So what you’re supposed to do is pack your load intelligently, using one or more of several strategies to impose structure on the pack. One popular suggestion is the ‘burrito method’, using a CCF sleeping mat to form an internal cylinder. I found this method hopeless.

ccf-mat-in-sack

10 mm CCF mat ‘burrito’ – hardly any room left for anything else!

ccf-mat-5mm-in-sack

5 mm CCF mat ‘burrito’.

A 10 mm mat gives reasonable structure but it’s far more hassle than you need on a wet, cold morning in the hills to get it to expand fully and it takes up far too much room in a 40 litre pack. I also found it ‘burrito’d’ my pack into such a firm cylinder that the shoulder pads were forced away from my shoulders, pressing the curved back of the pack directly onto my vertebrae.

A 5 mm mat leaves more room but isn’t really rigid enough to impose adequate structure and anyway isn’t warm enough for three season camping in the British hills. In both cases it becomes impossible to pack optimally. Furthermore the bottom of the Ultra Tour 40 is not flat. As you can see above, even when you force the CCF cylinder down as far as it will go against the outer panel, there is still a floppy section of the inner panel creasing against your lower back. And I don’t even like CCF mats.

So you end up having to consider and optimise several parameters simultaneously.

One is the way your pack hangs. Rather than getting the hipbelt sitting just right, then adjusting the straps and lifters to match, as I was used to doing with a framed pack, I found you need to first allow the weight of the pack to hang freely from the shoulder straps, so it stretches the back panel fully. Then you tie the hipbelt at the level it has naturally fallen to.

Sadly I found that in order to stretch the back panel fully, my hip belt had to descend uncomfortably low, strapped well down around my hip bones rather than resting correctly just on top of them. This despite my torso length being well within the design range for this size of pack, as confirmed by the outdoor shop I bought it from with their nifty backpack measuring gauge. I felt in the end I might have been better off with the small/medium size instead of the medium/large, but if that’s actually the case then Montane’s size guide for these packs is completely unhelpful.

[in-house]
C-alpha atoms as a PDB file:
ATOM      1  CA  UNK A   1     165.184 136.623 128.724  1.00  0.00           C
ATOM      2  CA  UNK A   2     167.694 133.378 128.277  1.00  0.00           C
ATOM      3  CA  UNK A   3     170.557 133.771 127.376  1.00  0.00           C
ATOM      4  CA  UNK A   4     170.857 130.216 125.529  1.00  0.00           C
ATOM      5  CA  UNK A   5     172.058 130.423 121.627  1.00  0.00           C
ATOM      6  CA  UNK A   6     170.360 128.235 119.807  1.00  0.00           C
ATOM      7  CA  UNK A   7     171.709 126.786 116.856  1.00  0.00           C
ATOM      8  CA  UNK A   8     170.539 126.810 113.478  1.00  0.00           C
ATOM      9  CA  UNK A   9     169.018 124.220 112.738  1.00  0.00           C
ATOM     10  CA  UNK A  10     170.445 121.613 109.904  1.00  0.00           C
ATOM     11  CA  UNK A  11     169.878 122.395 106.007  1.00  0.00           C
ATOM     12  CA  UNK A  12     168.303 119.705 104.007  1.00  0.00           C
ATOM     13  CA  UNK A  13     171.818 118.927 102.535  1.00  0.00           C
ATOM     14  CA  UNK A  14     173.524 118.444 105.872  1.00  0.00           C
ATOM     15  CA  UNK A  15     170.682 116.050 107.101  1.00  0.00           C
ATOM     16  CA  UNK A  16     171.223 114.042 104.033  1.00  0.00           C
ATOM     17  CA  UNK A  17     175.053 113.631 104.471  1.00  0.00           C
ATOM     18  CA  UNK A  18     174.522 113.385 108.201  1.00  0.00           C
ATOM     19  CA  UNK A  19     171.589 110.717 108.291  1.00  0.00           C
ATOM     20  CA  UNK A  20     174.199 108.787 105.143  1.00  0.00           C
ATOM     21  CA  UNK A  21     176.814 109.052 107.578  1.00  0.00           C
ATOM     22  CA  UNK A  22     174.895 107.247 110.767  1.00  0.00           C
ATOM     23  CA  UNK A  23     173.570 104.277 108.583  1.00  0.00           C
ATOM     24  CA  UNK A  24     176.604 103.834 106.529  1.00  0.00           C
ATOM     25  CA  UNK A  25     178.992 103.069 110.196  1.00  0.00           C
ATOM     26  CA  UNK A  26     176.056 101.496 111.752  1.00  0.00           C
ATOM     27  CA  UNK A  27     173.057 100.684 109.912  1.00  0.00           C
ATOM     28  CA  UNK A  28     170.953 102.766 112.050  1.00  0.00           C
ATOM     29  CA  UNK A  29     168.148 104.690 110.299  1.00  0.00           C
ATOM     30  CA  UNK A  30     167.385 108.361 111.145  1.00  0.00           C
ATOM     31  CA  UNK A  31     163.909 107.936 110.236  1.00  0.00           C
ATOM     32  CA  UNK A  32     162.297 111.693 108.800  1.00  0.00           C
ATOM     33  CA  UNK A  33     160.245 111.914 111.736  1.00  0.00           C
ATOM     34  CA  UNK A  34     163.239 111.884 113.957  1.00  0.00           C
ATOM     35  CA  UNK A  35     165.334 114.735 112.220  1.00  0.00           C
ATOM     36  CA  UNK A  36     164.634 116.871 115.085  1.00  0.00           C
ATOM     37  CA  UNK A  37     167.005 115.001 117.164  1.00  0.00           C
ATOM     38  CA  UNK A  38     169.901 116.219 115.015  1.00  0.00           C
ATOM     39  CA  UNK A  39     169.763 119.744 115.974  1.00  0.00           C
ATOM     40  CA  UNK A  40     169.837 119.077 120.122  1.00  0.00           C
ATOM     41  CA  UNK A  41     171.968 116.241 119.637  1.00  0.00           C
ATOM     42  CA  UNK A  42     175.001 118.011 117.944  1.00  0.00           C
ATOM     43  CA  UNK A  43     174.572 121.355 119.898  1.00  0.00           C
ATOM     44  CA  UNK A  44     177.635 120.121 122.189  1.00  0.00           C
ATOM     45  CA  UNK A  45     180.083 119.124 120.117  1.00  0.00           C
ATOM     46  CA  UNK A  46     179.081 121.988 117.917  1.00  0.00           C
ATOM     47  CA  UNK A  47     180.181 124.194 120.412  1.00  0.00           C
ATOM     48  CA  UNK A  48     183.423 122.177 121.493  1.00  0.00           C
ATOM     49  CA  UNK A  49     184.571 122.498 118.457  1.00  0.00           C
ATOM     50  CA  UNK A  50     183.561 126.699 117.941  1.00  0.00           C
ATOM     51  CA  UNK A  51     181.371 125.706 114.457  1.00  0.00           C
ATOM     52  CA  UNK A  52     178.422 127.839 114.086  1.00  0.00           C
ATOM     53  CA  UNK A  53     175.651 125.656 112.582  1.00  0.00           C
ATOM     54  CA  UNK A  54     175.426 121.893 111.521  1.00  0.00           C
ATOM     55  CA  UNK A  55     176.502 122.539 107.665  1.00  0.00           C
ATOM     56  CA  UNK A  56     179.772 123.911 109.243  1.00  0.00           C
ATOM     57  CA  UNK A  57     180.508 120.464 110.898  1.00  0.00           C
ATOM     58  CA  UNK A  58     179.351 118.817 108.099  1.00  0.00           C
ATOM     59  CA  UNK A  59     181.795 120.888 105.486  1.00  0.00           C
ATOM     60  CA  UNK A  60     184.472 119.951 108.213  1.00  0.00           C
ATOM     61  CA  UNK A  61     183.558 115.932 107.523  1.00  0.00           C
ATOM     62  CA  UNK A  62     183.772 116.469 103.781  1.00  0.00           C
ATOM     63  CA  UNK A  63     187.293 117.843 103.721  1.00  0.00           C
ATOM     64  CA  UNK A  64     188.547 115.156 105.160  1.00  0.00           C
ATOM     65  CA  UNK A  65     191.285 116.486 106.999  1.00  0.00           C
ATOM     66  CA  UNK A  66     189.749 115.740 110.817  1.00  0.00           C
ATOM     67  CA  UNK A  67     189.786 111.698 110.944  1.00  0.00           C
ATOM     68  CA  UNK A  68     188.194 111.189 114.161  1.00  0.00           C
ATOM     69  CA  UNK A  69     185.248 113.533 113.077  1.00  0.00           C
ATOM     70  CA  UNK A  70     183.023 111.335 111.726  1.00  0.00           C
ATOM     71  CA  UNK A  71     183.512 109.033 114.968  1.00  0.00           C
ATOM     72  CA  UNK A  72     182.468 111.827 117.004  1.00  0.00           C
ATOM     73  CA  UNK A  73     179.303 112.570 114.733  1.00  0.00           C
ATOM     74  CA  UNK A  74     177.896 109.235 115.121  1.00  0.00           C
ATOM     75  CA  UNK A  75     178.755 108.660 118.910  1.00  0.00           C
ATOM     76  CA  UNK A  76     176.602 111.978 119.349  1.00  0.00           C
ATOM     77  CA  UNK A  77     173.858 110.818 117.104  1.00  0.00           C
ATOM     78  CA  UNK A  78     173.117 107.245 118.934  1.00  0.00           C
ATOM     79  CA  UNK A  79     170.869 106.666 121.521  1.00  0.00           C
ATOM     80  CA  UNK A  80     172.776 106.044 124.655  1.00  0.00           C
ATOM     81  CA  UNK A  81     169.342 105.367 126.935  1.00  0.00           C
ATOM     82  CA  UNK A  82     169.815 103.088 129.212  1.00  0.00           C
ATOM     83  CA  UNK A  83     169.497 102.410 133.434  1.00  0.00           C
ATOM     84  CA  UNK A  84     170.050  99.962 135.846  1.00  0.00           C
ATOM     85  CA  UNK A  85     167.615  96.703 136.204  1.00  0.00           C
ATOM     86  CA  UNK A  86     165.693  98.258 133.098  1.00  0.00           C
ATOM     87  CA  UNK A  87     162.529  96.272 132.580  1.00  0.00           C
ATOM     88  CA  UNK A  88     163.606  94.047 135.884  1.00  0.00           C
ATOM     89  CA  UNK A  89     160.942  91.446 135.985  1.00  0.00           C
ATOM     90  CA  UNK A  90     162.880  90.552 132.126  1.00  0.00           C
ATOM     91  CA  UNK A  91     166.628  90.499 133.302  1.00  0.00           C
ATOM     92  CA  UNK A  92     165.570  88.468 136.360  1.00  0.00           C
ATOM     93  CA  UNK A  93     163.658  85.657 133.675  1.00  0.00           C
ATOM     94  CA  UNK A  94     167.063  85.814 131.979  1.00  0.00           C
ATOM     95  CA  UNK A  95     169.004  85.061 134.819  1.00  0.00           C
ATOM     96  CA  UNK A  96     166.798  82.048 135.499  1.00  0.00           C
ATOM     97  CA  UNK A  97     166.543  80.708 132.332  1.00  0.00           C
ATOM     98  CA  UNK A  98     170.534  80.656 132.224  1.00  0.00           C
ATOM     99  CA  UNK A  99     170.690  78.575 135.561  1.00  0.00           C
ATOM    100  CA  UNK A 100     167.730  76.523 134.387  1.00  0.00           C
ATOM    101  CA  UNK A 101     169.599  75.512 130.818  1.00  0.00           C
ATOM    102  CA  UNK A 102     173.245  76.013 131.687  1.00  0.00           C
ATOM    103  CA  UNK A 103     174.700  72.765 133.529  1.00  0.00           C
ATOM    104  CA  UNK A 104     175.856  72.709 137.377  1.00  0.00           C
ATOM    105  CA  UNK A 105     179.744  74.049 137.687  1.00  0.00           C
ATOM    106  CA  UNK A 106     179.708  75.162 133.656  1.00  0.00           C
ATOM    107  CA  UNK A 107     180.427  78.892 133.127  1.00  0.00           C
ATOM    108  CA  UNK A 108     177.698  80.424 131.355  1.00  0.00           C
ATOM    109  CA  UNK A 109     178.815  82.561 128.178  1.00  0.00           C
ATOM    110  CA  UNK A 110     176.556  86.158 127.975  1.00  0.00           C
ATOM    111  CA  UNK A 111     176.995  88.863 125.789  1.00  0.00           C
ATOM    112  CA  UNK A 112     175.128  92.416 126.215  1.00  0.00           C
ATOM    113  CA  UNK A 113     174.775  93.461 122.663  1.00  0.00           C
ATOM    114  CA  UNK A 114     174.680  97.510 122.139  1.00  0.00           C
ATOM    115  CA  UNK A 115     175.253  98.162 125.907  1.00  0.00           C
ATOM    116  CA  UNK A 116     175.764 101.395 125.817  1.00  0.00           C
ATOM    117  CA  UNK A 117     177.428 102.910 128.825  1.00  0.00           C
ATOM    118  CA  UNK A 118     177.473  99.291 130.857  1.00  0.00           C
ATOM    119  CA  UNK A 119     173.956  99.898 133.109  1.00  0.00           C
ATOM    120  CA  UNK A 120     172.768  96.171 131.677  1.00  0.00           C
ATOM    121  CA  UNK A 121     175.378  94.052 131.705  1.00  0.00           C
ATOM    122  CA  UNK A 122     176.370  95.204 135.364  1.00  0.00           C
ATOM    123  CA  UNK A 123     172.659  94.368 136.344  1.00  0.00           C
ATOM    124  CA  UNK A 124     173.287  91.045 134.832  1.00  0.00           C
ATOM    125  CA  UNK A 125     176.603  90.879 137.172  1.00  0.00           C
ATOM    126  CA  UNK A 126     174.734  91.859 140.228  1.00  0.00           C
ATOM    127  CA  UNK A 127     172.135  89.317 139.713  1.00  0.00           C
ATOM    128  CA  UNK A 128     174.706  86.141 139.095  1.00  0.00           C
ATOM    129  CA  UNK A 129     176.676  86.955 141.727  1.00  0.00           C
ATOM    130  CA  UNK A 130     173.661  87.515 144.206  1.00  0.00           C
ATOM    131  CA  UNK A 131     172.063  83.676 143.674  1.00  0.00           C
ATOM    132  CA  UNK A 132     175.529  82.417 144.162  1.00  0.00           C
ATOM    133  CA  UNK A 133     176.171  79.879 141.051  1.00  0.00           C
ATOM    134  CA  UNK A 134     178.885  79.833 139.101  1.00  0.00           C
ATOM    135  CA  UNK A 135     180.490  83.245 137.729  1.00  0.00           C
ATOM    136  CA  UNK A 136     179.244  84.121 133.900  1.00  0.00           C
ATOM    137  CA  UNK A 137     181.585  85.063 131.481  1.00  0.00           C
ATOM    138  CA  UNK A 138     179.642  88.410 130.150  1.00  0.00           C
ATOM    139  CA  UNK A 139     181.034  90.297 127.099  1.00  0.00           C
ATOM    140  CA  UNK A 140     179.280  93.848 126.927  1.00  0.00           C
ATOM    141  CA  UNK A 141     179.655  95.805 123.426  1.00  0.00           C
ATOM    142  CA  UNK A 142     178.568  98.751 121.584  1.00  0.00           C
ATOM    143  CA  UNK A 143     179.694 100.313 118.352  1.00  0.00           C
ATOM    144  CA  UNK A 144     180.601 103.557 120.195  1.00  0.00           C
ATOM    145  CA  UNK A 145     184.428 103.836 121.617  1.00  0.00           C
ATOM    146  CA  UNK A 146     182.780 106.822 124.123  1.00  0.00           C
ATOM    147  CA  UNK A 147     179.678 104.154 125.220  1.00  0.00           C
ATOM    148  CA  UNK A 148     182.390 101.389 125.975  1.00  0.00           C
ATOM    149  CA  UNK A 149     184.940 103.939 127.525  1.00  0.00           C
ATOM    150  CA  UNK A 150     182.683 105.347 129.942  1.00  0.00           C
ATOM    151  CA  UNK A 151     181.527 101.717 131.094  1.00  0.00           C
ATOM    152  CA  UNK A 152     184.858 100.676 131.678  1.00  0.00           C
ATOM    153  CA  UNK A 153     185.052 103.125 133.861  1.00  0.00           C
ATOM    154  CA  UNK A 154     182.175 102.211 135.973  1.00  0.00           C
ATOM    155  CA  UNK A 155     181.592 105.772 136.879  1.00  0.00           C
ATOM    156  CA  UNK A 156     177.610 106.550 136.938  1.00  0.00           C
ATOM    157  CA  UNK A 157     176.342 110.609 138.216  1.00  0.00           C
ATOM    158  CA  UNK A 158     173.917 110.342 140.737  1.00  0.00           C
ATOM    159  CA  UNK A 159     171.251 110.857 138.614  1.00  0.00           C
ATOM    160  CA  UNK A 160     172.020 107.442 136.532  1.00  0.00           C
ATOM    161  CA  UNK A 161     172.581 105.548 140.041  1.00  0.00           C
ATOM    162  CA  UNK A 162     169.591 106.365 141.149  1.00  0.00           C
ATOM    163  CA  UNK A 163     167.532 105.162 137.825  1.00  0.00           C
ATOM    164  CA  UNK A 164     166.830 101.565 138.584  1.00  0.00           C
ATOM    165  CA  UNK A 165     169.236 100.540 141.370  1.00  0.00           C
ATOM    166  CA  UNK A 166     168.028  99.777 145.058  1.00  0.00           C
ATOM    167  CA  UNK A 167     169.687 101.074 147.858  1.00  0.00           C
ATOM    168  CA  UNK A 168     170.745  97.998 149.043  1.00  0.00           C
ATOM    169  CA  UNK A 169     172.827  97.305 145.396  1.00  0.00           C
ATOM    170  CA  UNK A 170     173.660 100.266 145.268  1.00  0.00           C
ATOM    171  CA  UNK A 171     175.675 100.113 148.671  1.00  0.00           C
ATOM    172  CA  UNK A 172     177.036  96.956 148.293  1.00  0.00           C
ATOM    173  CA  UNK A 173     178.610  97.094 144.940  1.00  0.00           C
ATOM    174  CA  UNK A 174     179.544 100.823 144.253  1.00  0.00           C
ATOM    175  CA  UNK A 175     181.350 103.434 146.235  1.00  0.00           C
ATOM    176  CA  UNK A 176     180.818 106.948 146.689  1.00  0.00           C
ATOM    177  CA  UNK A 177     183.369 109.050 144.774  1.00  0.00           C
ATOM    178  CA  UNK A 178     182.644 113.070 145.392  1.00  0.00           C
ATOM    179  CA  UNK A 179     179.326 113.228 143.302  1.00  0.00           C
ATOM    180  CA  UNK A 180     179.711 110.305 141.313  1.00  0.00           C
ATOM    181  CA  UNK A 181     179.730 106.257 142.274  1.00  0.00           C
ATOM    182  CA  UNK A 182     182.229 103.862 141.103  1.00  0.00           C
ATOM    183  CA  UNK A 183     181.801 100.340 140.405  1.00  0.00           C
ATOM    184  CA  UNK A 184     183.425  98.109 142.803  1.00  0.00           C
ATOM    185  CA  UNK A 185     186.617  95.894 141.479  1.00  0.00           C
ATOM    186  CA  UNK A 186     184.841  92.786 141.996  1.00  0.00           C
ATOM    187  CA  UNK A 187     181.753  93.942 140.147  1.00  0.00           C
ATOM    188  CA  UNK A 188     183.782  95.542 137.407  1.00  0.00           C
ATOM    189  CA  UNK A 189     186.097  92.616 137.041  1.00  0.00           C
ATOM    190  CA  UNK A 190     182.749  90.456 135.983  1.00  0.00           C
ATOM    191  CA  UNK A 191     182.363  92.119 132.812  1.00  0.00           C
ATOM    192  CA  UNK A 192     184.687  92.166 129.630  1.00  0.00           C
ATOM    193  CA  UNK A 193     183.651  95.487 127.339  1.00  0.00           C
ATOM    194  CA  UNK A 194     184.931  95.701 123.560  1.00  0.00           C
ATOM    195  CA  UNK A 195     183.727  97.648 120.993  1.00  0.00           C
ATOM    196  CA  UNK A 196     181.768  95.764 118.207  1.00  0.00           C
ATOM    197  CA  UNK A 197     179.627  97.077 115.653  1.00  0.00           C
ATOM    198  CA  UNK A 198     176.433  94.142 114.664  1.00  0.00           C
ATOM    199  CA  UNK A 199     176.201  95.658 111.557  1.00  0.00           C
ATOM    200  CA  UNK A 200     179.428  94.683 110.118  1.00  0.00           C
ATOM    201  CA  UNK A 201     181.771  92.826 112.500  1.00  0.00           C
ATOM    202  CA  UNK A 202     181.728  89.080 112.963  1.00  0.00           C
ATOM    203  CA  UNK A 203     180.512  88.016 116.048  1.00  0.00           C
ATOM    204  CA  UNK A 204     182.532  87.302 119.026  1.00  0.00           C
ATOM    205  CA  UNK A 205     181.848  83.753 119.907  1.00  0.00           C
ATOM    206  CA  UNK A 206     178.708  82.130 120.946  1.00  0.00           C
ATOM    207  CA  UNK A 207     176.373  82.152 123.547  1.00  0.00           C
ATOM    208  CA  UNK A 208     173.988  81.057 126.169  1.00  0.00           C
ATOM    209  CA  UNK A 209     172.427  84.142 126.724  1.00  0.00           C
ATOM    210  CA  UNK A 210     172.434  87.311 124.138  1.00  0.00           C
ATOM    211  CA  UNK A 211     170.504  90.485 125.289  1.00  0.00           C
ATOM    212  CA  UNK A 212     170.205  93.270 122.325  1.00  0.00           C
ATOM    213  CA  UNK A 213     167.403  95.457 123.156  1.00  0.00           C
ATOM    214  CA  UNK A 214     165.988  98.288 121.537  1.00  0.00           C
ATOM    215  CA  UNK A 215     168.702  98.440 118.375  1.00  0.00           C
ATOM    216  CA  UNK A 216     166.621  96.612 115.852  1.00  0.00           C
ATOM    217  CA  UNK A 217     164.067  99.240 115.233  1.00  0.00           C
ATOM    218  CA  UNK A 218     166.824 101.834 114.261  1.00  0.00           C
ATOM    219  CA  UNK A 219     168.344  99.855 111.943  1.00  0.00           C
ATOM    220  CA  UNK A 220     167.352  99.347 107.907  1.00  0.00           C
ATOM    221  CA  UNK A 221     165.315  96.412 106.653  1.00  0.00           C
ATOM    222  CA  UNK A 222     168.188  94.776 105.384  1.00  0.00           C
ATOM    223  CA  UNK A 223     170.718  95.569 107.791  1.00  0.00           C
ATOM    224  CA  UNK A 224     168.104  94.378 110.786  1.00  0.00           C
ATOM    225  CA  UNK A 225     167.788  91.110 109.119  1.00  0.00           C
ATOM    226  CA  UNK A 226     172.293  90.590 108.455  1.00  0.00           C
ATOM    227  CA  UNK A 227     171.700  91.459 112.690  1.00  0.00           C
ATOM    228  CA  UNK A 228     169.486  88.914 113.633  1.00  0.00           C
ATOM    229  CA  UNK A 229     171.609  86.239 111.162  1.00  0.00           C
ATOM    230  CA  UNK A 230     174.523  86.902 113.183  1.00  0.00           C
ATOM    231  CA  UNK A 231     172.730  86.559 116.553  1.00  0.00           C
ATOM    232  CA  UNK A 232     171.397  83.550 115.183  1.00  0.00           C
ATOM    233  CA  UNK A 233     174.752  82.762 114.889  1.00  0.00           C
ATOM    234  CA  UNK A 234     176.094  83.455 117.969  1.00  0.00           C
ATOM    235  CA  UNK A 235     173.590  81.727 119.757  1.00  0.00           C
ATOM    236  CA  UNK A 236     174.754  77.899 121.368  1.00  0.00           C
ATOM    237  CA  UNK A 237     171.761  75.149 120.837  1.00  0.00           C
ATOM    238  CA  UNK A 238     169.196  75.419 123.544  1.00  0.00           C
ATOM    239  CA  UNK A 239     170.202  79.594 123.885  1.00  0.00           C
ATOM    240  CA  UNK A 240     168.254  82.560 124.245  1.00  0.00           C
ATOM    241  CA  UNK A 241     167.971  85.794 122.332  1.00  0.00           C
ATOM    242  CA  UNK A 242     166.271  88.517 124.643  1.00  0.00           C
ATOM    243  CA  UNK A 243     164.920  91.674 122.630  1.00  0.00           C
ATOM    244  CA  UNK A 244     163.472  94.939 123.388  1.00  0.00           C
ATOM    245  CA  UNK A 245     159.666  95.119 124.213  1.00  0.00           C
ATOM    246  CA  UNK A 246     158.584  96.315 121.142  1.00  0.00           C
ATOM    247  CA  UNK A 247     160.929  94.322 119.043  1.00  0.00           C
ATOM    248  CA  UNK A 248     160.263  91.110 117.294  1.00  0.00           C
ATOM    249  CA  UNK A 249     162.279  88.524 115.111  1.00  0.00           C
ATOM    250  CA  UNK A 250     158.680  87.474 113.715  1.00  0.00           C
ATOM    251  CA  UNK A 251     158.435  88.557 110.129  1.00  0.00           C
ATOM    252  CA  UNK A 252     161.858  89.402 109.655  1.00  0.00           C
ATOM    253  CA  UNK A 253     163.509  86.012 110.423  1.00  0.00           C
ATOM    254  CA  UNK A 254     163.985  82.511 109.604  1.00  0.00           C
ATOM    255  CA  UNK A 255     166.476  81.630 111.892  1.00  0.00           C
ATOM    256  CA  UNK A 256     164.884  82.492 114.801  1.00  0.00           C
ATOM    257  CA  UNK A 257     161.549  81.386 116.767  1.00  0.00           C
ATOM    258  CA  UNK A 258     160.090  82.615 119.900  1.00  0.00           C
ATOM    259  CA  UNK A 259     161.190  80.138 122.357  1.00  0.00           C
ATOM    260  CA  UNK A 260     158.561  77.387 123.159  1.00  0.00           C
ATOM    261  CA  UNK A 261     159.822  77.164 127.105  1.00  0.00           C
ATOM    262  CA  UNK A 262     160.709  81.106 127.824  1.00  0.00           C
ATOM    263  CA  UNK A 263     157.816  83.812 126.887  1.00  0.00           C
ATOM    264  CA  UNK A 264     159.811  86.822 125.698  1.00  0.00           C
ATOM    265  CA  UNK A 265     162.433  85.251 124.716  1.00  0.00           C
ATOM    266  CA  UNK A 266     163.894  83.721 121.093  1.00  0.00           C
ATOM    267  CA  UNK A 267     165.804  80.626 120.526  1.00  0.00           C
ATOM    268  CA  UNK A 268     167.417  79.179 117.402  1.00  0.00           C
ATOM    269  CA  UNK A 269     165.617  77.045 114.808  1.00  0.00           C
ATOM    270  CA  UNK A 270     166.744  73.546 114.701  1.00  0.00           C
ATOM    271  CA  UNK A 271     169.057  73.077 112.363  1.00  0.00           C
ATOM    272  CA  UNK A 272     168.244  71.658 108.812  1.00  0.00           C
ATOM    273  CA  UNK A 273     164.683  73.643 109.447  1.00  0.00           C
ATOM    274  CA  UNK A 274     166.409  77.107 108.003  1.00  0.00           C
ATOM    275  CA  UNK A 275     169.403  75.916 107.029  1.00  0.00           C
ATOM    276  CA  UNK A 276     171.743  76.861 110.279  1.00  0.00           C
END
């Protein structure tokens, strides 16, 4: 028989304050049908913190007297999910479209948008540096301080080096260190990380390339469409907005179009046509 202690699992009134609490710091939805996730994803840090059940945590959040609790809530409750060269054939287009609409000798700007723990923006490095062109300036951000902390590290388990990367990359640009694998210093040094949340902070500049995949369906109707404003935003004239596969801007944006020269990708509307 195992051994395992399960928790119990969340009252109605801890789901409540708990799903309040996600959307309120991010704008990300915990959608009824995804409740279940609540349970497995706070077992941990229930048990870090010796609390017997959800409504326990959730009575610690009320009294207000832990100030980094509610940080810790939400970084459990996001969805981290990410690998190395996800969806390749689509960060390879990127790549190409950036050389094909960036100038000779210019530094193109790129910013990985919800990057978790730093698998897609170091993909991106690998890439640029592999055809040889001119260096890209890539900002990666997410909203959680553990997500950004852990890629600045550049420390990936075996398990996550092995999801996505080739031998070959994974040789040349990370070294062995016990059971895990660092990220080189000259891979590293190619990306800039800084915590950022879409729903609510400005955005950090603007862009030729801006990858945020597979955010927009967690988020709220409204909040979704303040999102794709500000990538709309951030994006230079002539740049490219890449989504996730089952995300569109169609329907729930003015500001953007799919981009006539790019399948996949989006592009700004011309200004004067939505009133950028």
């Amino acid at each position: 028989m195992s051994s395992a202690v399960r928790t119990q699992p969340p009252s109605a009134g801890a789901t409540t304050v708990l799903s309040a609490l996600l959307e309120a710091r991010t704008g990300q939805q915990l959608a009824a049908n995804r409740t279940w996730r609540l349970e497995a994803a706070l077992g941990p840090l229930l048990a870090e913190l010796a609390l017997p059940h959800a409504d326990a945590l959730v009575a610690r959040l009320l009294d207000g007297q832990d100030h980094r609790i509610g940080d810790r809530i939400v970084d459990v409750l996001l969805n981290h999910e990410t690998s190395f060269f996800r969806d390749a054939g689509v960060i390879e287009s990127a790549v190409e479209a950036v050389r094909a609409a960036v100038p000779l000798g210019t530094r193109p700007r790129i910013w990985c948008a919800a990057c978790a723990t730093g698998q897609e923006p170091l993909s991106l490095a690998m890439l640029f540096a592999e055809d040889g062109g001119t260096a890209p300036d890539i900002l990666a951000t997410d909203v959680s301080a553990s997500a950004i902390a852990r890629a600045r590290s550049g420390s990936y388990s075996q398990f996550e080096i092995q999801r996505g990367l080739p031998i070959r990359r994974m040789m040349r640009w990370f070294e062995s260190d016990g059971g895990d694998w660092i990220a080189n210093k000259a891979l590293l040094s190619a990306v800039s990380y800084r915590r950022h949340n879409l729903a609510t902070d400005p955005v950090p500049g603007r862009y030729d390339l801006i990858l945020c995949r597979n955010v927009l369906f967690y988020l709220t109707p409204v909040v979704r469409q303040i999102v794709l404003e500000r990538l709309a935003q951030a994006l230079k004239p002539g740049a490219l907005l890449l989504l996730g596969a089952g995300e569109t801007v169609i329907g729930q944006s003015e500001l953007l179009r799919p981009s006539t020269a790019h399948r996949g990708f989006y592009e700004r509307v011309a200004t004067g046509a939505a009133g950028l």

The other parameter is how your contents are stowed. You’re supposed to place long, stiff items against the back panel and then compress the whole caboodle firmly with the side straps. This is all very well, except I didn’t have any long stiff items (my tent uses my trekking poles). I tried putting my Thermarest in the water bladder pocket (I never use unhygienic and pointless water bladders) but it made absolutely no difference. I stuffed and compressed the pack as hard as I could, but after three miles or so of walking it was always unbearably uncomfortable due to a sharp crease in the back panel.

This crease forms at the point of fold (B in the photo above, two orange arrows in photo below) and it’s really acute, almost sharp. I found it would literally draw blood from my back unless I sorted it out rapidly. The only way I found of sorting it out was to ram my actually rigid plastic first aid and tech box hard down behind my other stuff, so it was firmly jammed within my pack at precisely the point of fold. If I hadn’t happened to have that one completely rigid item in my pack, I’d have been in big trouble.

back-panel

Two orange arrows show where the painful crease forms. It gets much worse after 3-4 miles. Blue dots are where pack presses against spine if ‘burrito’d’ into a cyclinder with a 10 mm CCF mat. Orange dots show a flexible joint in the back panel which rather compromises the function of the load lifters.

You might reasonably say, well, this could equally be a problem with any frameless pack. Except that… I subsequently had no such issues with my GoLite. I found I could chuck my stuff into that completely unstructured backpack pretty much randomly. I didn’t need to pay much attention to packing distribution or compression, it was always comfortable. Somehow the clever design of the GoLite enables the weight of its contents, however incompetently packed, to stretch the back panel nice and smooth, free from uncomfortable, chafing creases.